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Urbanism Without Effort

Reconnecting with First Principles of the City

Charles R. Wolfe


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How do you create inviting and authentic urban environments where people feel at home? Countless community engagement workshops, studies by consulting firms, and downtown revitalization campaigns have attempted to answer this age-old question. In Urbanism Without Effort, Chuck Wolfe argues that “unplanned” places can often teach us more about great placemaking than planned ones.
From impromptu movie nights in a Seattle alley to the adapted reuse of Diocletian’s Palace in Split, Croatia, Wolfe searches for the “first principles” of what makes humans feel happy and safe amid the hustle and bustle of urban life. He highlights the common elements of cities around the world that spontaneously bring people together: being inherently walkable, factors that contribute to safety at night, the importance of intersections and corners, and more. In this age of skyrocketing metropolitan growth, he argues, looking to the past might be our best approach to creating the urban future we dream about.
A whirlwind global tour, Urbanism Without Effort offers readers inspiration, historical context, and a better understanding of how an inviting urban environment is created.

Praise For Urbanism Without Effort: Reconnecting with First Principles of the City

"A plea for a renewed commitment to authentic urbanism and an invitation to learn from history as our cities enter a future of unprecedented change."
— Alex Steffen, author of "Carbon Zero: Imagining Cities that Can Save the Planet"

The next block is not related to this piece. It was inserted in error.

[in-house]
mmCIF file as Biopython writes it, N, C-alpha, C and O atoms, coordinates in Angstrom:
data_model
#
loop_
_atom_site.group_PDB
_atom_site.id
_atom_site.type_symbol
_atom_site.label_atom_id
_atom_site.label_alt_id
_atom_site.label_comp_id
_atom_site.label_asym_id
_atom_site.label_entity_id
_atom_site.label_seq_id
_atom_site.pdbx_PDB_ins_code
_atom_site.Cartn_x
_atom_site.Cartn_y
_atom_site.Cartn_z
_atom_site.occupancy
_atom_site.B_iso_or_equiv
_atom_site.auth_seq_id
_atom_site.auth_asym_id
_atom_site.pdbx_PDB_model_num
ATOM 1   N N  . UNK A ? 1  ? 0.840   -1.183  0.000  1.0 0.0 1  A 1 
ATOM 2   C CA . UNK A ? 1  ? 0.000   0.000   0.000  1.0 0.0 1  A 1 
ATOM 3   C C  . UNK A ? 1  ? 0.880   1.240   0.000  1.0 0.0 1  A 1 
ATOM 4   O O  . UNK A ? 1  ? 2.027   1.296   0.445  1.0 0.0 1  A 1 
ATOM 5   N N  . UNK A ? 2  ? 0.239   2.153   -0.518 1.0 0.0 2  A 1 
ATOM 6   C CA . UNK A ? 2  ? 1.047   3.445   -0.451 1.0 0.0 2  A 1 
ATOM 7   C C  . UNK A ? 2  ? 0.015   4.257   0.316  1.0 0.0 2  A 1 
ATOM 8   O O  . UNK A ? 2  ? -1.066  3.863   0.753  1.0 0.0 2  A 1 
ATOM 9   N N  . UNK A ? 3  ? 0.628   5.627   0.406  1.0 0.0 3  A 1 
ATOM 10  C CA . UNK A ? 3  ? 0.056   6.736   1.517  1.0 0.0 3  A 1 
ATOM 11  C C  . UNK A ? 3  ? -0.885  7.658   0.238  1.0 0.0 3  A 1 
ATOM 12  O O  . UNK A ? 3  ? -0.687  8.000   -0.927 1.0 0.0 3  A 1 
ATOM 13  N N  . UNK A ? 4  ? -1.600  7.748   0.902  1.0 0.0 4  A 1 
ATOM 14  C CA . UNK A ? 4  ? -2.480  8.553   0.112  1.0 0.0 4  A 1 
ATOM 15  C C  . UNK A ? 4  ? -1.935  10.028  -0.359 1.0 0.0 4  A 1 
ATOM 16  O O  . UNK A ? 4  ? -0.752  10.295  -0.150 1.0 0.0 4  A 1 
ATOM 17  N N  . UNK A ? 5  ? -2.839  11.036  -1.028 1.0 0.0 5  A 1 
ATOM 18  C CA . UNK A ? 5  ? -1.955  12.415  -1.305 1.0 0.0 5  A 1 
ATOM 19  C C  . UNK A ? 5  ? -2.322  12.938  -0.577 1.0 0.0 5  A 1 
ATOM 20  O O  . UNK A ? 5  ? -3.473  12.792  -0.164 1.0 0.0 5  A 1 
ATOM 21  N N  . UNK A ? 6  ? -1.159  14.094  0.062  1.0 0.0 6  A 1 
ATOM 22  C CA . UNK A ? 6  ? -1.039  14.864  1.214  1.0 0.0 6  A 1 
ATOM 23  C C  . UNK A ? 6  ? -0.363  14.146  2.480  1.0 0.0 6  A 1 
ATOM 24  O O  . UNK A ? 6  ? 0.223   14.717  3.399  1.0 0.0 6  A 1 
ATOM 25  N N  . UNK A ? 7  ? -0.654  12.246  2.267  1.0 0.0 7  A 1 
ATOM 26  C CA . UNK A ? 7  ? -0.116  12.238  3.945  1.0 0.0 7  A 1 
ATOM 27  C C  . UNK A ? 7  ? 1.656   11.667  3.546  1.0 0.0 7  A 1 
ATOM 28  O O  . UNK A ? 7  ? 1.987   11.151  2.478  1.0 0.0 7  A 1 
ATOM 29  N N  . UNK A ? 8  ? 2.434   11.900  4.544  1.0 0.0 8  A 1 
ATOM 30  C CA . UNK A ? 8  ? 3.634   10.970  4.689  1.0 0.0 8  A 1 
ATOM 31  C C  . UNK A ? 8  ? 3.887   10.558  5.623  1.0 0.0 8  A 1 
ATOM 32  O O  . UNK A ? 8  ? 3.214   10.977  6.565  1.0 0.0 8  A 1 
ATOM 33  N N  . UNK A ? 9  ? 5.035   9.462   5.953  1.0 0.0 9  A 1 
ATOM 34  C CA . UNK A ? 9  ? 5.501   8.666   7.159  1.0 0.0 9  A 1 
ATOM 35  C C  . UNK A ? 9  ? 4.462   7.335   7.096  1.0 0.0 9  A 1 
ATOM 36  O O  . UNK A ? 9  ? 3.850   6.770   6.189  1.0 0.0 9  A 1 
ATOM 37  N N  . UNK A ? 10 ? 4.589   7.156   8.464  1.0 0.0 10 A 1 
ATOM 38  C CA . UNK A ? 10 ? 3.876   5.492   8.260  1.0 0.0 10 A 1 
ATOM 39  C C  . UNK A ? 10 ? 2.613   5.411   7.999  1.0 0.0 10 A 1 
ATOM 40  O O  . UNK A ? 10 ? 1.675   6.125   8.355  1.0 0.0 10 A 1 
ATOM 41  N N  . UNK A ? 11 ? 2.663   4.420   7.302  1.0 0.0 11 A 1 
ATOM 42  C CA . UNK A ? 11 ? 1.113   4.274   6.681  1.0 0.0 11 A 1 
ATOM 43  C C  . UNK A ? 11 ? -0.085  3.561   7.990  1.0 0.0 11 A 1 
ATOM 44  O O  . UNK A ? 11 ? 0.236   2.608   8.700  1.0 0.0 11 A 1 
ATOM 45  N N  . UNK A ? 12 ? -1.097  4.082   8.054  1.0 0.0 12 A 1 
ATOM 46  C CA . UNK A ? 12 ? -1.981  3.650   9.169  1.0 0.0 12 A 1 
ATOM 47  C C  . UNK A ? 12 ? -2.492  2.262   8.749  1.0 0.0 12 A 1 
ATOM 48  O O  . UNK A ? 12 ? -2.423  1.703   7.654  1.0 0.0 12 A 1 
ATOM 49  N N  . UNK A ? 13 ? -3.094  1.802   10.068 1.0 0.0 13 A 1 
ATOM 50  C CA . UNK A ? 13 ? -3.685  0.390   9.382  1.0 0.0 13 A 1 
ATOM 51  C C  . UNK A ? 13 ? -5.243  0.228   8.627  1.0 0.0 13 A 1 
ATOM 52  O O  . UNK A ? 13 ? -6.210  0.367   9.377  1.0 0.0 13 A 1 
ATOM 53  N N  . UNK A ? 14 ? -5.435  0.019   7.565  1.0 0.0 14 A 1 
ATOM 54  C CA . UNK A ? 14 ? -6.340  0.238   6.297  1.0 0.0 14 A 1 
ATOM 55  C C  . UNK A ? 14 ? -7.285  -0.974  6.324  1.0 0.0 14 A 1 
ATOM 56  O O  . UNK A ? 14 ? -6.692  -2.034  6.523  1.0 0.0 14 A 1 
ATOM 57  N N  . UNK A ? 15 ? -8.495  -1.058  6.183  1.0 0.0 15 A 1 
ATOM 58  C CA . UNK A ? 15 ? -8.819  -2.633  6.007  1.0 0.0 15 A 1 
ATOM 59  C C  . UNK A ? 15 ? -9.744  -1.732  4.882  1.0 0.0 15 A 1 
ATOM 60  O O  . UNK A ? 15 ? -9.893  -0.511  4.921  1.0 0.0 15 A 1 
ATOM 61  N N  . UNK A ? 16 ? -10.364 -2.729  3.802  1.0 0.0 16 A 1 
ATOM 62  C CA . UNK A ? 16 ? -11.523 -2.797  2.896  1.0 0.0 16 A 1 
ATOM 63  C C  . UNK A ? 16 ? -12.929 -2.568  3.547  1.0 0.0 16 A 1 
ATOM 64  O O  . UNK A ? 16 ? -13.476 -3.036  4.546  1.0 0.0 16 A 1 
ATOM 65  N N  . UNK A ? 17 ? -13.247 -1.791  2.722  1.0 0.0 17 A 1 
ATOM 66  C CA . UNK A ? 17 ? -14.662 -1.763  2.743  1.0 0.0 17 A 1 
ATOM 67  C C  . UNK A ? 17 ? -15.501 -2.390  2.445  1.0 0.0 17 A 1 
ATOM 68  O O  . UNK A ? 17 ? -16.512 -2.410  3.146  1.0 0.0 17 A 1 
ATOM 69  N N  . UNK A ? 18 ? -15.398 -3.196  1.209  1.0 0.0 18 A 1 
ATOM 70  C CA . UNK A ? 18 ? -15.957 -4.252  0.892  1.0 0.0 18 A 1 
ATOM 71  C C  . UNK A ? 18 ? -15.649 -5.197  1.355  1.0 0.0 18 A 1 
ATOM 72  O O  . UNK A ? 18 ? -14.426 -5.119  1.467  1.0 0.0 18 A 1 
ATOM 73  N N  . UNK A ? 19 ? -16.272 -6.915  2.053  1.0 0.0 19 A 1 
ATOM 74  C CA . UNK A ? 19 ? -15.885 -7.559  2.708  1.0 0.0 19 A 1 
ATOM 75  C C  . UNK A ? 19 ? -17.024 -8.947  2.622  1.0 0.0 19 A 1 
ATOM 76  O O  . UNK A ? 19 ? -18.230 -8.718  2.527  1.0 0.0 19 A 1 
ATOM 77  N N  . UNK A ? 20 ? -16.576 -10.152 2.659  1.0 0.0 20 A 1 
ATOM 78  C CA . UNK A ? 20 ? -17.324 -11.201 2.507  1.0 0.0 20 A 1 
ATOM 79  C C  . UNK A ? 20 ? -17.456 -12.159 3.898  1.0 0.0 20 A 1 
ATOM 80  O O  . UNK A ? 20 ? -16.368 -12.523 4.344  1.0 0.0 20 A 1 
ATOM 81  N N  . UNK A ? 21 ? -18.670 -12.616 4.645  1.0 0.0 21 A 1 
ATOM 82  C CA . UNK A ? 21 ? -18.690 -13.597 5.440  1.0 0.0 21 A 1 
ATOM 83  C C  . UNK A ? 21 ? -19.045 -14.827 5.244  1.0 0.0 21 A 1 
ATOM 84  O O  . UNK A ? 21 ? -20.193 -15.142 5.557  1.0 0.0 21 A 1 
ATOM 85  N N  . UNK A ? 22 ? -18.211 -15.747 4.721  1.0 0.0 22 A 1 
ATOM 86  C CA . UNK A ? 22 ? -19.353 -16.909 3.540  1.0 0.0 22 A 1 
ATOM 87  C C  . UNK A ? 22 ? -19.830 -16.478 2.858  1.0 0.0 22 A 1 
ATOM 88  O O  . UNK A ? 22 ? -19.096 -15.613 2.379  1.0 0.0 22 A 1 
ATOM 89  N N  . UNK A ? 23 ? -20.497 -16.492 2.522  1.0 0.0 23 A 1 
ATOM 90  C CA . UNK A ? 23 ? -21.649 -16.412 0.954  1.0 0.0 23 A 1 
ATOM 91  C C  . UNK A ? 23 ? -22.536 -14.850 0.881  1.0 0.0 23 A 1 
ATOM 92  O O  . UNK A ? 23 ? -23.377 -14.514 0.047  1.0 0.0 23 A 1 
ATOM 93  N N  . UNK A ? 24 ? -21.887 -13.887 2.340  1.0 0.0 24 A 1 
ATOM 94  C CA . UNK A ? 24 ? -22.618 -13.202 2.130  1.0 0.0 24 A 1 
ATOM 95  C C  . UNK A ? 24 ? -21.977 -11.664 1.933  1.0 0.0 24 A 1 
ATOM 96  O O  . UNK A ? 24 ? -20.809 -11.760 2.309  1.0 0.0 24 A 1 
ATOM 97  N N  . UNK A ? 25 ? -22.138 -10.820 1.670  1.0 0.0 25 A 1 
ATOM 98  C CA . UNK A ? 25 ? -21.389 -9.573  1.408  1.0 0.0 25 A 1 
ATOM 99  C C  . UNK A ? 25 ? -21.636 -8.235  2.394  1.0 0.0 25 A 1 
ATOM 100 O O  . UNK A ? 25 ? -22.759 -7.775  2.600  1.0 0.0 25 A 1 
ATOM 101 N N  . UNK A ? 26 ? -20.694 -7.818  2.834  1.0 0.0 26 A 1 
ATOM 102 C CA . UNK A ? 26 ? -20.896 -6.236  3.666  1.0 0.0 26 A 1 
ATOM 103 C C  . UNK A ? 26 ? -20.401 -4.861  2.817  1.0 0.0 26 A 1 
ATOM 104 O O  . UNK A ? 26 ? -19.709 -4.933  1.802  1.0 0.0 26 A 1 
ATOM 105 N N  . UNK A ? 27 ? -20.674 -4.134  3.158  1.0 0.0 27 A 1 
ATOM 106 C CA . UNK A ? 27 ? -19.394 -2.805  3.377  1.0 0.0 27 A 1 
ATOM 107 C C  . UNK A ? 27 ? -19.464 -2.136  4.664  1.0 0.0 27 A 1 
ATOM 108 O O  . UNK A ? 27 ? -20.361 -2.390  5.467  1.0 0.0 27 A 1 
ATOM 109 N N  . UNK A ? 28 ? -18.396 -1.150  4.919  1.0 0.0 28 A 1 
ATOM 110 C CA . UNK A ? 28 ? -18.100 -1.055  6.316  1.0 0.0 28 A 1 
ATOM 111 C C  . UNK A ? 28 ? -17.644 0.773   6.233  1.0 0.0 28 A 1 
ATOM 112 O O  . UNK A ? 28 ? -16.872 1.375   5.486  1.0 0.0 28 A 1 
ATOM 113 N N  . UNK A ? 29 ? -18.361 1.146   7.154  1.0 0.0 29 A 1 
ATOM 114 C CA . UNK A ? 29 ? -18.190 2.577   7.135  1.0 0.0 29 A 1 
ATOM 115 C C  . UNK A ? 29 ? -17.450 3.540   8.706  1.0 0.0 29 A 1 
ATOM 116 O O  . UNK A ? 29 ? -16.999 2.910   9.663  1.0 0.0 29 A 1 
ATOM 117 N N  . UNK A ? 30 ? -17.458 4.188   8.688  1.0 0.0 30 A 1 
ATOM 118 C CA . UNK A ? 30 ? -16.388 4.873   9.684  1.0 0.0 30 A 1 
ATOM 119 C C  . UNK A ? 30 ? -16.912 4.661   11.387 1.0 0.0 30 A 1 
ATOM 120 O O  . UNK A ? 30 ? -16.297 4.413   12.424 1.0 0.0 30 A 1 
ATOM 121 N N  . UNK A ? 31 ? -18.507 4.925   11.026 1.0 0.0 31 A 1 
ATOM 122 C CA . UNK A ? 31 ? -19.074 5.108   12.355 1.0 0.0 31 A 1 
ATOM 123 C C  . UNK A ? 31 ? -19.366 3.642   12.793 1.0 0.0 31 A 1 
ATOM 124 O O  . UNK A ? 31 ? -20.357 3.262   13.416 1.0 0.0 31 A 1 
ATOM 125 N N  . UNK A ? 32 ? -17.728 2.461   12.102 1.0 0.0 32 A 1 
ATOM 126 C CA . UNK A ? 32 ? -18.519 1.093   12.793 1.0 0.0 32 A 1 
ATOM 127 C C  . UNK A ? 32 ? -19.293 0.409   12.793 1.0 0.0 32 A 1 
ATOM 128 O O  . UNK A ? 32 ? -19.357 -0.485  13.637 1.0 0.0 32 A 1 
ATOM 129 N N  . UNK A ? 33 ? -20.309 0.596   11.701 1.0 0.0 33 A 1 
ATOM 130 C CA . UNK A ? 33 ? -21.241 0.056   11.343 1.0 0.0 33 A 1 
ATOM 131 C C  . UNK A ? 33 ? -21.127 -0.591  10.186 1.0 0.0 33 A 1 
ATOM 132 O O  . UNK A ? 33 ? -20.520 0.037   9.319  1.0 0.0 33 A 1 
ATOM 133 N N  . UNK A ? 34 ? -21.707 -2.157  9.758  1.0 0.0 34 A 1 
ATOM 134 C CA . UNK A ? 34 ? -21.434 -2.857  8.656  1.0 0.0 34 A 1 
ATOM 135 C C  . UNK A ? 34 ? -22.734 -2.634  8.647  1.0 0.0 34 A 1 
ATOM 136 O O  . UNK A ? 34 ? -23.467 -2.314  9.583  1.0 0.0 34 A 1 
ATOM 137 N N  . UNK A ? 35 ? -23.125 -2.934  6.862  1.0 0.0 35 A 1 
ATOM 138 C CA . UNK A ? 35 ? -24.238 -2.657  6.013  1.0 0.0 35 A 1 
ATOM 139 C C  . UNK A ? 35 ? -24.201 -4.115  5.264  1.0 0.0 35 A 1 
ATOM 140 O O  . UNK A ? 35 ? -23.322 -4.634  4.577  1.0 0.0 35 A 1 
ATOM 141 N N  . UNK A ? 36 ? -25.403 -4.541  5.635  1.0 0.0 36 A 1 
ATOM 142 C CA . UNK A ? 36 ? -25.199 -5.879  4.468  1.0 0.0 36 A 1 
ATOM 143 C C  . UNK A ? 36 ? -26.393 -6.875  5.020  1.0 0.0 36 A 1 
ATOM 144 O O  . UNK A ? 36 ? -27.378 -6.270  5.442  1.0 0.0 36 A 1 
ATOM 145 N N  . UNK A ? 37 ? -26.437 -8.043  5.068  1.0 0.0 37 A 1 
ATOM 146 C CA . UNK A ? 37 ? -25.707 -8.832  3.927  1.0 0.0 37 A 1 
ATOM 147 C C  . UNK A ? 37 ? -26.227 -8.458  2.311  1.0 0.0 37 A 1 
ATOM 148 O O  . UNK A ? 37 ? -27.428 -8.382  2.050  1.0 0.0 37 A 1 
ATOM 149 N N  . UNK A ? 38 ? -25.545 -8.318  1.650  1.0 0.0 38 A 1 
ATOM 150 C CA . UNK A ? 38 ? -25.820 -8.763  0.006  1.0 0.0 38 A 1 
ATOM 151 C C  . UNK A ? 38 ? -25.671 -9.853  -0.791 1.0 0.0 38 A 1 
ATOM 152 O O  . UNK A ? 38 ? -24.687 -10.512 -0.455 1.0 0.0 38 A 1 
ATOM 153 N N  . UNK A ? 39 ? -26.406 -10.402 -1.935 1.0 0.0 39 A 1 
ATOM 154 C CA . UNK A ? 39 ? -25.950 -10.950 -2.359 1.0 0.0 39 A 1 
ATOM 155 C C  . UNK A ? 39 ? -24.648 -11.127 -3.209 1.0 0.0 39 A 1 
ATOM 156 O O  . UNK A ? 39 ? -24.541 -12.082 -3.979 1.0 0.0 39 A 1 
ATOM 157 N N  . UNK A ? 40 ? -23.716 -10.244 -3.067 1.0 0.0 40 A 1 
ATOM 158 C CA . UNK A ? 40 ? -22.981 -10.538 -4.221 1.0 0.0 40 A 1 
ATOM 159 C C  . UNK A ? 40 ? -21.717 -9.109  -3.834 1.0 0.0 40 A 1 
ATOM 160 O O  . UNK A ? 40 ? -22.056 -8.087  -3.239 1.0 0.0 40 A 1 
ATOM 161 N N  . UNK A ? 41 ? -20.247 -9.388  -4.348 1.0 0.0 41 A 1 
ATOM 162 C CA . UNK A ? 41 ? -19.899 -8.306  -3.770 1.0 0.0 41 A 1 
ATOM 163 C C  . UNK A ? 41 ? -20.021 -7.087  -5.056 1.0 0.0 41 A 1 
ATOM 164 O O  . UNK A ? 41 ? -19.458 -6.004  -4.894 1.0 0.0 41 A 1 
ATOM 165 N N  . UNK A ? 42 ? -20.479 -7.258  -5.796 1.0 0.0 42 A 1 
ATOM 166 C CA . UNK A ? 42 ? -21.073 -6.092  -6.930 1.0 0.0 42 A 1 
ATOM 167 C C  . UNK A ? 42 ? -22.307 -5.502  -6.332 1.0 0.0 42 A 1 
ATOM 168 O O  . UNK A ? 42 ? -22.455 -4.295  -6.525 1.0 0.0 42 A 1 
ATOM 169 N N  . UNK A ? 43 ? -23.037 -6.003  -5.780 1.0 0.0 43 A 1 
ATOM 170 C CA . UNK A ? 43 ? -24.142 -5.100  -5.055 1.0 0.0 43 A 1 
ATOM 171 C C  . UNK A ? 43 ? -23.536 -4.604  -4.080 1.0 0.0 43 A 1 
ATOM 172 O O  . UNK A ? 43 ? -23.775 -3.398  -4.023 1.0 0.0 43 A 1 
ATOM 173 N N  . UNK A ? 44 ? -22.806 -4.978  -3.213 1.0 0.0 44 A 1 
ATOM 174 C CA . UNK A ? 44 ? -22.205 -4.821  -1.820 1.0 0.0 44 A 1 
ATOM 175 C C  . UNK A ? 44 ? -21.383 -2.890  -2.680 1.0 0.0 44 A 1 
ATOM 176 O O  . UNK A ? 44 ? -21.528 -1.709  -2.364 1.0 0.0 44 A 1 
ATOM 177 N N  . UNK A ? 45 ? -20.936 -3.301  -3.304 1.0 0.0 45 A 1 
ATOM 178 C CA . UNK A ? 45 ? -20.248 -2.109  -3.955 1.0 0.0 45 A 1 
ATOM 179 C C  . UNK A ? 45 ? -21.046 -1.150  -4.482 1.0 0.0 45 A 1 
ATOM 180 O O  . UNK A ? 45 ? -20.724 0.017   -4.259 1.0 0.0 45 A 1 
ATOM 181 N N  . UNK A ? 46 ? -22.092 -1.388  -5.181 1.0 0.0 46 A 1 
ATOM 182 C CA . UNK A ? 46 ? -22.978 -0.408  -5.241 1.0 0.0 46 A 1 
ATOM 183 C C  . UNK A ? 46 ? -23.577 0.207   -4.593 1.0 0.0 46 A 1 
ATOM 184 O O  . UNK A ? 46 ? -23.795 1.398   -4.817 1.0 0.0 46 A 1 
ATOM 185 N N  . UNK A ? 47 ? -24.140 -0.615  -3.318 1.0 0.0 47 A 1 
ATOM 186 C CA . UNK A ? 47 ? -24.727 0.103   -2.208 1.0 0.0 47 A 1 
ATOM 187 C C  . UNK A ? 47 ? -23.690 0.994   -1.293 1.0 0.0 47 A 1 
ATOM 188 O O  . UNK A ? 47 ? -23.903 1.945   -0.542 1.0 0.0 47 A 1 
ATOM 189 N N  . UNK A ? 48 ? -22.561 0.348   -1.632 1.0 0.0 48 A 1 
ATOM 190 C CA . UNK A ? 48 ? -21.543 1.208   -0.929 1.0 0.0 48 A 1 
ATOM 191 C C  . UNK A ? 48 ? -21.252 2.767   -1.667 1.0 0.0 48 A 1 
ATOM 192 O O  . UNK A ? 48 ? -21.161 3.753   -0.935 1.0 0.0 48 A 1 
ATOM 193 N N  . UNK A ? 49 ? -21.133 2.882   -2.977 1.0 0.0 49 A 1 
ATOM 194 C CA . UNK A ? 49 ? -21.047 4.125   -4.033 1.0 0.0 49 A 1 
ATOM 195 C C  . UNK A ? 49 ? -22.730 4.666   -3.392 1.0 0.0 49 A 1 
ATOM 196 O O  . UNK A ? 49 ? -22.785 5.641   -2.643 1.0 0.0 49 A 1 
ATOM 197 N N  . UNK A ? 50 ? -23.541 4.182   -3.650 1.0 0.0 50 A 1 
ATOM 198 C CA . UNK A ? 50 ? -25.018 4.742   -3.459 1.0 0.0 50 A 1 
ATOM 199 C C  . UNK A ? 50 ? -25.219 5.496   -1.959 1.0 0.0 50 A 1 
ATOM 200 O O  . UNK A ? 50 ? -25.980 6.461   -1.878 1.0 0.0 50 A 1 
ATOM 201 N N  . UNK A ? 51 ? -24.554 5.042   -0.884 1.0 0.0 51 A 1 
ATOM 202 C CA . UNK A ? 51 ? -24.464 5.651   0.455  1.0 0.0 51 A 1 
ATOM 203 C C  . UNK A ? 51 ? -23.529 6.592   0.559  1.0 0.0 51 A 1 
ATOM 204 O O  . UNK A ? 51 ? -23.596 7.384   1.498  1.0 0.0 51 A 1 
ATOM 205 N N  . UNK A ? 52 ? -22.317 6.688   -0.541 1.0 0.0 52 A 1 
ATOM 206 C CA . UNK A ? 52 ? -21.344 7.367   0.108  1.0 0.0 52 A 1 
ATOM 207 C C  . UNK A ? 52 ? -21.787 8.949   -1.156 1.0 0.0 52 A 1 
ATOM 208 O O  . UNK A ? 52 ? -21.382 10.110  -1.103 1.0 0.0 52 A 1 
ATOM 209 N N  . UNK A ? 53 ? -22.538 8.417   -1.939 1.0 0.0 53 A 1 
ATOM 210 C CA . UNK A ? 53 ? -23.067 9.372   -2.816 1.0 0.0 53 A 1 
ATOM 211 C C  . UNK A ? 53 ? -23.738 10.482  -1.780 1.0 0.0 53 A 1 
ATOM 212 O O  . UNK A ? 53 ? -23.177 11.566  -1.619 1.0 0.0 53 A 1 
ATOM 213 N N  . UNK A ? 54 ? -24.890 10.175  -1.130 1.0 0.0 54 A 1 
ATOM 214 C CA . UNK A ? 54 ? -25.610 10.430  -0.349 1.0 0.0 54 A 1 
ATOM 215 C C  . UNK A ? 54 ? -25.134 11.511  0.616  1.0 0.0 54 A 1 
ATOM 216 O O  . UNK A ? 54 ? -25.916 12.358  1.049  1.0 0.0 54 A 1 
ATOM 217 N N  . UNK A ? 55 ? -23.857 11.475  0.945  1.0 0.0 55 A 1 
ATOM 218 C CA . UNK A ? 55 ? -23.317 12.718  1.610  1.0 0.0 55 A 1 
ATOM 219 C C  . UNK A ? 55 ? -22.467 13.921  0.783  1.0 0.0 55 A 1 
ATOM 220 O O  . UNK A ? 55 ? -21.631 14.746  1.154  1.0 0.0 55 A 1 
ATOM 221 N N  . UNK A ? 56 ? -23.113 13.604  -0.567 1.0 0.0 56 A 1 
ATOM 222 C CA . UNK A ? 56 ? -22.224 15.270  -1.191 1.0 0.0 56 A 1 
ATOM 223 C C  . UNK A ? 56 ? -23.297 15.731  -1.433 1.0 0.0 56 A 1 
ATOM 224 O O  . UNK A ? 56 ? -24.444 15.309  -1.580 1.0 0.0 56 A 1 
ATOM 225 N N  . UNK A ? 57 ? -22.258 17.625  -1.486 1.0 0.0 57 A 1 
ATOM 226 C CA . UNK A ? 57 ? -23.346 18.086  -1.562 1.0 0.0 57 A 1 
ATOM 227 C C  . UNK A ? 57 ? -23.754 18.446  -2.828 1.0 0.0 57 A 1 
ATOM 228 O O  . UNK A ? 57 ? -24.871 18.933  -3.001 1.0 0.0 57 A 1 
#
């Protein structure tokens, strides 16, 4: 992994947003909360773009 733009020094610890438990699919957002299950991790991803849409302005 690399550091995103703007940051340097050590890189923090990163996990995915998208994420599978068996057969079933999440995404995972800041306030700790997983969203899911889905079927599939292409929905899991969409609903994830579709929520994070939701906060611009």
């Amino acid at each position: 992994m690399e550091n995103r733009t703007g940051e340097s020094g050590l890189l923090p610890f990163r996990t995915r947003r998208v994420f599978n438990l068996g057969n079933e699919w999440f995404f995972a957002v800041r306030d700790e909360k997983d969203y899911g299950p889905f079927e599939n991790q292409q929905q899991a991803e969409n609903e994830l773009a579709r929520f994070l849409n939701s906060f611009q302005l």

"One of Chuck Wolfe's great gifts is an extraordinary photographer's eye for capturing visual images of everyday, but evocative, city life. Another is an uncommonly strong intellectual grounding in urban planning theory. In Urbanism Without Effort, he combines the two in unique fashion to show us how unplanned places can often teach us more about great placemaking than planned ones."
— Kaid Benfield, senior counsel, environmental strategies at PlaceMakers, LLC, and former director for sustainable communities, NRDC

"Chuck's work is what happens when art meets science in placemaking. His talent for capturing places being themselves is so important in the placemaker's toolkit, yet can be missed if we are not paying attention. Lucky for us, Chuck is always paying attention and this book is the proof."
— Dr. Katherine Loflin, The City Doctor

"Wolfe provides something rare in contemporary urbanist writing—rich illustrations and examples from real life—both historical and current. His writing about the past and the future of urban form offers readers inspiration, historical context, and a better understanding of how a sustainable, inviting urban environment is created."
— Eco-Libris

"Readers will come away motivated to find, experience and document their own favourite places and find ways to apply effortless urbanism in their own neighbourhood."
— Spacing

"...a book of inspiration and aspiration. It makes the reader yearn for places with soul."
— Better Cities & Towns

"...a great ground-level look at how neighborhoods and communities can foster flourishing life in the city."
— Can't Catch My Breath

"Wolfe’s excellent book provides a set of startup examples for improving American urban and suburban sustainable reconnections. I recommend this book as a continuation of the positive movement toward sustainable communities."
— Journal of the American Planning Association

Island Press, 9781610919692, 177pp.

Publication Date: January 31, 2019

About the Author

Charles R. Wolfe provides a unique perspective about cities as a London and Seattle-based urbanist writer, photographer, land use consultant and attorney. He is a Visiting Scholar at KTH University (Royal Institute of Technology) in Stockholm, and a long-time Affiliate Associate Professor in the College of Built Environments at the University of Washington, where he teaches land-use law at the graduate level. Wolfe is author of Urbanism Without Effort and Seeing the Better City, which informed his work as a Fulbright Specialist in Cairns and Townsville, Australia. He has contributed regularly on urban development topics to several publications, including CityLab, The Atlantic, The Huffington Post, CityMetric, Governing, and Planetizen. He blogs at